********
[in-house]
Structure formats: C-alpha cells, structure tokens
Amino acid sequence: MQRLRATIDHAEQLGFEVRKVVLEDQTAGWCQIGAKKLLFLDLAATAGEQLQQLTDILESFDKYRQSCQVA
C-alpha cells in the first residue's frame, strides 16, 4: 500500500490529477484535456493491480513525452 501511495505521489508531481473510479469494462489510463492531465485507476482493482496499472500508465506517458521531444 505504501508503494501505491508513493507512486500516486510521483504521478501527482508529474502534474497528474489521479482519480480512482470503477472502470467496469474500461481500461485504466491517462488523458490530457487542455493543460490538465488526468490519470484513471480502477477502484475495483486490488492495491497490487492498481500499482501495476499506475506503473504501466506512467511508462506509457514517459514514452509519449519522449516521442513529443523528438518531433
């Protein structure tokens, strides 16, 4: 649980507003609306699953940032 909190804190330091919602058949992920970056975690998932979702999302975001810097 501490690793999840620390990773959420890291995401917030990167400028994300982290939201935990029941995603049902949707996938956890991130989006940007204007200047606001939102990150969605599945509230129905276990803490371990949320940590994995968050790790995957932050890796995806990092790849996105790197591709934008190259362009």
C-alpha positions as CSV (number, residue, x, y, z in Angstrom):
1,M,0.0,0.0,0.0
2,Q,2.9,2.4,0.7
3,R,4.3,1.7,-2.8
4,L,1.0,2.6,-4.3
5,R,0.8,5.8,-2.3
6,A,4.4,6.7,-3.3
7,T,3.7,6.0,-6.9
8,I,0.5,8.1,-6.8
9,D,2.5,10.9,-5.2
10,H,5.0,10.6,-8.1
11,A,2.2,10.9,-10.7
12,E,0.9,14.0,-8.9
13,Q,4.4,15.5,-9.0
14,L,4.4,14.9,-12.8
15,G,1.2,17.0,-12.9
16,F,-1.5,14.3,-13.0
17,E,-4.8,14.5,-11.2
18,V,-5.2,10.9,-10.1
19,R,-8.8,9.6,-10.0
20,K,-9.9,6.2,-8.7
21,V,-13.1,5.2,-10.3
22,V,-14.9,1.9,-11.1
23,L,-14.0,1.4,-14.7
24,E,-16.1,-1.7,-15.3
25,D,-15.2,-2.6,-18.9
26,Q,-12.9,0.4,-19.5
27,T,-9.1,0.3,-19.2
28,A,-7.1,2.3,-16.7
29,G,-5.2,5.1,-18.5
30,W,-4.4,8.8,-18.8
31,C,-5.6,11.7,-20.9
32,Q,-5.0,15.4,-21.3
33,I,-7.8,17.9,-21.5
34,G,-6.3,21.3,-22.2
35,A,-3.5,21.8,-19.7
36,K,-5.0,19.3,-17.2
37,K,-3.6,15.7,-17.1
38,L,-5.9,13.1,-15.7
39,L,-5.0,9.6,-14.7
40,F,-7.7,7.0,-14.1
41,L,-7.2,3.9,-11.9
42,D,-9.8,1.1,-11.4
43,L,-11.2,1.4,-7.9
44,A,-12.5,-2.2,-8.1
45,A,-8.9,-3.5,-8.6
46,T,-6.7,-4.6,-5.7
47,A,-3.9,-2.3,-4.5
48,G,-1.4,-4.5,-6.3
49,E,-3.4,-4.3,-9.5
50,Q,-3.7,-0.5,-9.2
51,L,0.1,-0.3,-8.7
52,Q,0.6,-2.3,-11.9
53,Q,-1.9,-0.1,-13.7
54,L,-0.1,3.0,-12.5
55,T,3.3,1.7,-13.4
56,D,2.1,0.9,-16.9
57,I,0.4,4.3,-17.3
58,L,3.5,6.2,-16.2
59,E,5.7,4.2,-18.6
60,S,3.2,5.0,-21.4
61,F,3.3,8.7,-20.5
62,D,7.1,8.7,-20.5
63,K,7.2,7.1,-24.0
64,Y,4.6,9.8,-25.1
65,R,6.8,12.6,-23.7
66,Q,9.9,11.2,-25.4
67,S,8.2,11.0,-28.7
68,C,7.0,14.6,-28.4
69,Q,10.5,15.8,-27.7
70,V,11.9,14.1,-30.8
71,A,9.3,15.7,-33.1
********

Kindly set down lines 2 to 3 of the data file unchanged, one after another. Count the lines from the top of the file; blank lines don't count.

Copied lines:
Structure formats: C-alpha cells, structure tokens
Amino acid sequence: MQRLRATIDHAEQLGFEVRKVVLEDQTAGWCQIGAKKLLFLDLAATAGEQLQQLTDILESFDKYRQSCQVA